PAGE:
CIUDAD VICTORIA, Mexico (AP) — When state police in northern Mexico allegedly shot 19 people, including at least 14 Guatemalan migrants, to death in late January near the border with Texas, it was a tragedy that critics say authorities had been warned could come.
In 2019, prosecutors charged that the same Tamaulipas state police unit, then operating under a different name, pulled eight people from their homes in the border city of Nuevo Laredo, posed them in clothing and vehicles to make them look like criminals, and shot them to death.
Now, a dozen officers of the 150-member Special Operations Group, known by its Spanish initials as GOPES, have been ordered held for trial on charges they shot to death at least 14 Guatemalan migrants and two Mexicans on a rural road in the border township of Camargo. The bodies were then set afire and burned so badly that three other corpses are still awaiting identification.
Authorities had ample warning of the problems in the unit, which was created last year from the remains of the special forces group accused of the 2019 killings and other atrocities. A federal legislator even filed a nonbinding resolution in Mexico's Congress in early January to protest beatings and robberies by the unit.
As recently as November, a Tamaulipas business association charged that officers in the GOPES unit had broken into a member's home and stolen cash, other belongings and appliances. The group said the victim even took remote photos through her home's security cameras showing uniformed officers with guns slung over their backs robbing her house.
The complaint was ignored, and nothing was ever done to rein the unit in.
"If back then they had done something, if any attention had been paid, perhaps today we would not be mourning the deaths of 19 people," said Marco Antonio Mariño, vice president of the Tamaulipas Federation of Business Chambers.
Tamaulipas has seen rival drug cartels fighting the longest, bloodiest, best-equipped turf war in Mexico's history for over a decade now. Bands of gunmen with names like "The Troop from Hell" regularly drive around in home-made armored trucks.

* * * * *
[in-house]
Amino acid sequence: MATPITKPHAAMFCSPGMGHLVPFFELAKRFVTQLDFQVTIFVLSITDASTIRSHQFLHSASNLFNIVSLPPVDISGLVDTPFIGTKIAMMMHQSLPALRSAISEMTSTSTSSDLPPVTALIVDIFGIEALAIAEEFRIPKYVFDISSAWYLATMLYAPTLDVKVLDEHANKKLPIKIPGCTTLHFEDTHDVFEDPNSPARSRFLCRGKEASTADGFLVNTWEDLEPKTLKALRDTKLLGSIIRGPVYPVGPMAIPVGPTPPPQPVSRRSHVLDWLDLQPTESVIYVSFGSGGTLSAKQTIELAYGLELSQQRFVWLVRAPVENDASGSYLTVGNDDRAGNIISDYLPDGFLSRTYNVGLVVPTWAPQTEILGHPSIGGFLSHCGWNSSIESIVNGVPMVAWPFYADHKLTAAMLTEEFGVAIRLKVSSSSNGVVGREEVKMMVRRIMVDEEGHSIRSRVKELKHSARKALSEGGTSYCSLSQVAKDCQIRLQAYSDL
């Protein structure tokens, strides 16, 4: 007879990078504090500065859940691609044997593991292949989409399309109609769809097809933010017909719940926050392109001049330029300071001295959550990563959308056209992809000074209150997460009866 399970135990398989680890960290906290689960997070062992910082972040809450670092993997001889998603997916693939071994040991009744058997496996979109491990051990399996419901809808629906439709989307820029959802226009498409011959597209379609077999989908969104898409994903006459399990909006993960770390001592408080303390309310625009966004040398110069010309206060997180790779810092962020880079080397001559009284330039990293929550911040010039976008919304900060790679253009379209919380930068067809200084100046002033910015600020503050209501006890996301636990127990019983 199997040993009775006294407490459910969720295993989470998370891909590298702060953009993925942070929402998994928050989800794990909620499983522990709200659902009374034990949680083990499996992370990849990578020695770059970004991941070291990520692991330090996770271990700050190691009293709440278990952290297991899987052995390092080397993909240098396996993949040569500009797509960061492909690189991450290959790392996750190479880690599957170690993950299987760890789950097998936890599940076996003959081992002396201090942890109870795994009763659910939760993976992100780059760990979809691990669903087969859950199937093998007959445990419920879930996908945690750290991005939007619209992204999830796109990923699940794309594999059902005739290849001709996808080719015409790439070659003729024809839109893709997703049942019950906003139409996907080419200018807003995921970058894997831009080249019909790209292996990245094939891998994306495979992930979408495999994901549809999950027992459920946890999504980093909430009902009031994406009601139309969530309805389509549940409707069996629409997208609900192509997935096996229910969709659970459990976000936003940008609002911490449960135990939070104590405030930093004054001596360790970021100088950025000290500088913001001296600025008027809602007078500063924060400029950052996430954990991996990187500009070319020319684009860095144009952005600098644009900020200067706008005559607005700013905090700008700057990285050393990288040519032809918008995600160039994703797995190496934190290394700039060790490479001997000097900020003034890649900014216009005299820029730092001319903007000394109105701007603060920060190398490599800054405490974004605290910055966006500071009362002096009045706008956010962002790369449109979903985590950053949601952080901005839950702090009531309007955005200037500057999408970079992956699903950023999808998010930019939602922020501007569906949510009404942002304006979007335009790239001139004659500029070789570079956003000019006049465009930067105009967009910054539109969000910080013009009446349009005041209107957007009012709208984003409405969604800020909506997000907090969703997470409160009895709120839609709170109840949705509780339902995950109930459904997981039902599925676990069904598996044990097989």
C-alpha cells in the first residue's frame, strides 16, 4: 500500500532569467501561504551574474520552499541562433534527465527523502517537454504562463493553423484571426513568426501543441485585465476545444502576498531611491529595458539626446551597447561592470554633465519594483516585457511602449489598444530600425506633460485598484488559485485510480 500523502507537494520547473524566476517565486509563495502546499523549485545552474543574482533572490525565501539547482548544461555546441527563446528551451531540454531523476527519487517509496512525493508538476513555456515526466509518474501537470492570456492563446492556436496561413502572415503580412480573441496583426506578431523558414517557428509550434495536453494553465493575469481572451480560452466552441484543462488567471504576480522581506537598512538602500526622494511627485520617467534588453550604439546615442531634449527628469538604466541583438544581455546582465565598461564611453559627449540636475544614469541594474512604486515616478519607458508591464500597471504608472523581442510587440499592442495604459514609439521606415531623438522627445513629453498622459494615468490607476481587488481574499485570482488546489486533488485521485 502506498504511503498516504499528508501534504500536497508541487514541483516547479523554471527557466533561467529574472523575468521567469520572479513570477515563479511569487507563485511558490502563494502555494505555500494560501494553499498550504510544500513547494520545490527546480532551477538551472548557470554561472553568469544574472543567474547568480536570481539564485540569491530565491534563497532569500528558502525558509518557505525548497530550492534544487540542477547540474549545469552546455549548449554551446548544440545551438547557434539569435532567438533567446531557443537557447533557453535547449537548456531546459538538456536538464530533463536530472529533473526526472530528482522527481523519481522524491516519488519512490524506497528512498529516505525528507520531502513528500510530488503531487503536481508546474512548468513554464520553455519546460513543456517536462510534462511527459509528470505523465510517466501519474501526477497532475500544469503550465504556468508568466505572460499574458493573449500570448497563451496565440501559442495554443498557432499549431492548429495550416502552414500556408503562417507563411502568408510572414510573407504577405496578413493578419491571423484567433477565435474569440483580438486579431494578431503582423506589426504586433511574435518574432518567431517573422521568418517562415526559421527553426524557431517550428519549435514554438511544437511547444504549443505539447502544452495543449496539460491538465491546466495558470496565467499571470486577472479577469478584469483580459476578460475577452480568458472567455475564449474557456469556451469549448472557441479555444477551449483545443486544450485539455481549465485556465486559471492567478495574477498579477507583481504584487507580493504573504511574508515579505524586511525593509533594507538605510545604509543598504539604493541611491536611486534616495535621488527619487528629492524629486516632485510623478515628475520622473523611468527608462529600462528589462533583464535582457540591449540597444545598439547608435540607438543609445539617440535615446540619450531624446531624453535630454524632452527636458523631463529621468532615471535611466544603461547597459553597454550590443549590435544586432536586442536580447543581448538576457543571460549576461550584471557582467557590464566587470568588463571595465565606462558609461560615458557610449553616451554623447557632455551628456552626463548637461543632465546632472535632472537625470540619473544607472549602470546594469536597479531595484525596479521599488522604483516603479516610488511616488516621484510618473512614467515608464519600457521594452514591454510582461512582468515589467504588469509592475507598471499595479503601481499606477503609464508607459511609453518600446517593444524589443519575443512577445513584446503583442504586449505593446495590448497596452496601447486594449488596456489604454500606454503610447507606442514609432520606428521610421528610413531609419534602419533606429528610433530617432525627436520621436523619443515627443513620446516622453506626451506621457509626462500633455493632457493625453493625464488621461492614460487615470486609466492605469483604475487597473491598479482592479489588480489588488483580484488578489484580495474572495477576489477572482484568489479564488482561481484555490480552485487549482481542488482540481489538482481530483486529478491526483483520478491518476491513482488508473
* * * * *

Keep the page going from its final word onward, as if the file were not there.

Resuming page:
The cartels coopted so many municipal police forces in Tamaulipas that the state decided to dissolve them all and rely more on better-trained state police officers. And the federal government's withdrawal of Mexican marines, who once provided much of the heavy firepower for law enforcement in the state, encouraged the state to create elite units like GOPES.
So fearsome is the unit's reputation that the U.S. government, which trained a few of its individual members, has sought to distance itself from the force, which it refers to both by its former initials, CAIET, and its current name, GOPES.
The U.S. Embassy in Mexico City said three of the 12 officers charged in the migrant massacre "received basic skills and/or first line supervisor training" through a State Department program before they were assigned to the special unit. "The training of these individuals took place in 2016 and 2017 and were fully compliant with Leahy (human rights) vetting," the embassy said.
CAIET is the Spanish acronym for the Tamaulipas Center for Analysis, Information and Studies, a bizarrely academic name for what was essentially a rapid-reaction, SWAT-style police force. Like GOPES, it often operated with armored cars and masks.
In 2019, the bodies of the eight people dragged from their homes in Nuevo Laredo were later found with gunshot wounds to the head, dressed in camouflage cartel-style gear with bulletproof vests bearing Cartel de Noreste initials, with guns by their sides. Prosecutors eventually concluded that CAIET officers planted the guns and cartel gear on the victims before executing them.